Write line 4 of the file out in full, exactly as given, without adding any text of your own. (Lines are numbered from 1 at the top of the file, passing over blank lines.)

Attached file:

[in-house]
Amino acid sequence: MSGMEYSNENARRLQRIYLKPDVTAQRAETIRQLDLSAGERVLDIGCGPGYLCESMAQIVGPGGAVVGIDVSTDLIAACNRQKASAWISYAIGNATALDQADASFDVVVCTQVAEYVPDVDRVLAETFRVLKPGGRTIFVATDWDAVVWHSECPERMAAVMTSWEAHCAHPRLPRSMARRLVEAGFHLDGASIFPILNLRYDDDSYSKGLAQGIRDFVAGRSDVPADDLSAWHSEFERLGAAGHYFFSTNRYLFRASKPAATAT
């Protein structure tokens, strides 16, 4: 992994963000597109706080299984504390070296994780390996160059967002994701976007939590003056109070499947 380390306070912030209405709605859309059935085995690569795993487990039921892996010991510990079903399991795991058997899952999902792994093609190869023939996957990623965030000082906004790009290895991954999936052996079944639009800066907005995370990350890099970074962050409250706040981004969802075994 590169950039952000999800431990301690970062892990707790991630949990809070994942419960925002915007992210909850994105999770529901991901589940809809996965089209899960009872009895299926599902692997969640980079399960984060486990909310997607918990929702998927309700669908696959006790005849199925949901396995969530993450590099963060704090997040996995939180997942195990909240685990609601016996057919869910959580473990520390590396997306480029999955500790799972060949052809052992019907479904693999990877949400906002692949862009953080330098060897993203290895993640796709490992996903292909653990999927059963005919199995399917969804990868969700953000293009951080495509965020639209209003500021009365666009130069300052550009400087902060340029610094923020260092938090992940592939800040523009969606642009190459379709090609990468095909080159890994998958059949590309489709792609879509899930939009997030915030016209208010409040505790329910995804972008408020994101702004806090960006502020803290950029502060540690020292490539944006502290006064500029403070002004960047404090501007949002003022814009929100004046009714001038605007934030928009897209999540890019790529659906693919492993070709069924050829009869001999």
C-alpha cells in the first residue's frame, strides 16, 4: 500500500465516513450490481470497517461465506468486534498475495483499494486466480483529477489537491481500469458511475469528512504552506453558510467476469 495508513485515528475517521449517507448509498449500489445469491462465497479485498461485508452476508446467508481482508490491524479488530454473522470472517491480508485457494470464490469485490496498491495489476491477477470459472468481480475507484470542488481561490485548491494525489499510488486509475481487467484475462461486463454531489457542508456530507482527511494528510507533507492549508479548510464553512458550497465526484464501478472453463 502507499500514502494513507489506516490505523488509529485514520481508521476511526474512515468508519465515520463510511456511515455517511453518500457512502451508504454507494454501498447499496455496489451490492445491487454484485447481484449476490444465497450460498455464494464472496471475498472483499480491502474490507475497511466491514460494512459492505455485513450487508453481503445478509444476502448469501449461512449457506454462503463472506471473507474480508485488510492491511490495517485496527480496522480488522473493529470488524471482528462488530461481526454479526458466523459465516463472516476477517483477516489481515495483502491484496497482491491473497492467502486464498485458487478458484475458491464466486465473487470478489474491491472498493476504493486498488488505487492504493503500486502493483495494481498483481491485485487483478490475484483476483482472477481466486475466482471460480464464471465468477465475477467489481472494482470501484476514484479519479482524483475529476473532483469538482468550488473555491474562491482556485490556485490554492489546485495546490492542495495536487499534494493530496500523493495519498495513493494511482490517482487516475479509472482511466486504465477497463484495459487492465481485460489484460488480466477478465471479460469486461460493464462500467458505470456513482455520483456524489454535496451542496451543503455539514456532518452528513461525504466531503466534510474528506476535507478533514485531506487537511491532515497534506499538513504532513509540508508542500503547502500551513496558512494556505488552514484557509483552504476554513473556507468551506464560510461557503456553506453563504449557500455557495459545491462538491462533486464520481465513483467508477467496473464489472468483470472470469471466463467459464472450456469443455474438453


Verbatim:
C-alpha cells in the first residue's frame, strides 16, 4: 500500500465516513450490481470497517461465506468486534498475495483499494486466480483529477489537491481500469458511475469528512504552506453558510467476469 495508513485515528475517521449517507448509498449500489445469491462465497479485498461485508452476508446467508481482508490491524479488530454473522470472517491480508485457494470464490469485490496498491495489476491477477470459472468481480475507484470542488481561490485548491494525489499510488486509475481487467484475462461486463454531489457542508456530507482527511494528510507533507492549508479548510464553512458550497465526484464501478472453463 502507499500514502494513507489506516490505523488509529485514520481508521476511526474512515468508519465515520463510511456511515455517511453518500457512502451508504454507494454501498447499496455496489451490492445491487454484485447481484449476490444465497450460498455464494464472496471475498472483499480491502474490507475497511466491514460494512459492505455485513450487508453481503445478509444476502448469501449461512449457506454462503463472506471473507474480508485488510492491511490495517485496527480496522480488522473493529470488524471482528462488530461481526454479526458466523459465516463472516476477517483477516489481515495483502491484496497482491491473497492467502486464498485458487478458484475458491464466486465473487470478489474491491472498493476504493486498488488505487492504493503500486502493483495494481498483481491485485487483478490475484483476483482472477481466486475466482471460480464464471465468477465475477467489481472494482470501484476514484479519479482524483475529476473532483469538482468550488473555491474562491482556485490556485490554492489546485495546490492542495495536487499534494493530496500523493495519498495513493494511482490517482487516475479509472482511466486504465477497463484495459487492465481485460489484460488480466477478465471479460469486461460493464462500467458505470456513482455520483456524489454535496451542496451543503455539514456532518452528513461525504466531503466534510474528506476535507478533514485531506487537511491532515497534506499538513504532513509540508508542500503547502500551513496558512494556505488552514484557509483552504476554513473556507468551506464560510461557503456553506453563504449557500455557495459545491462538491462533486464520481465513483467508477467496473464489472468483470472470469471466463467459464472450456469443455474438453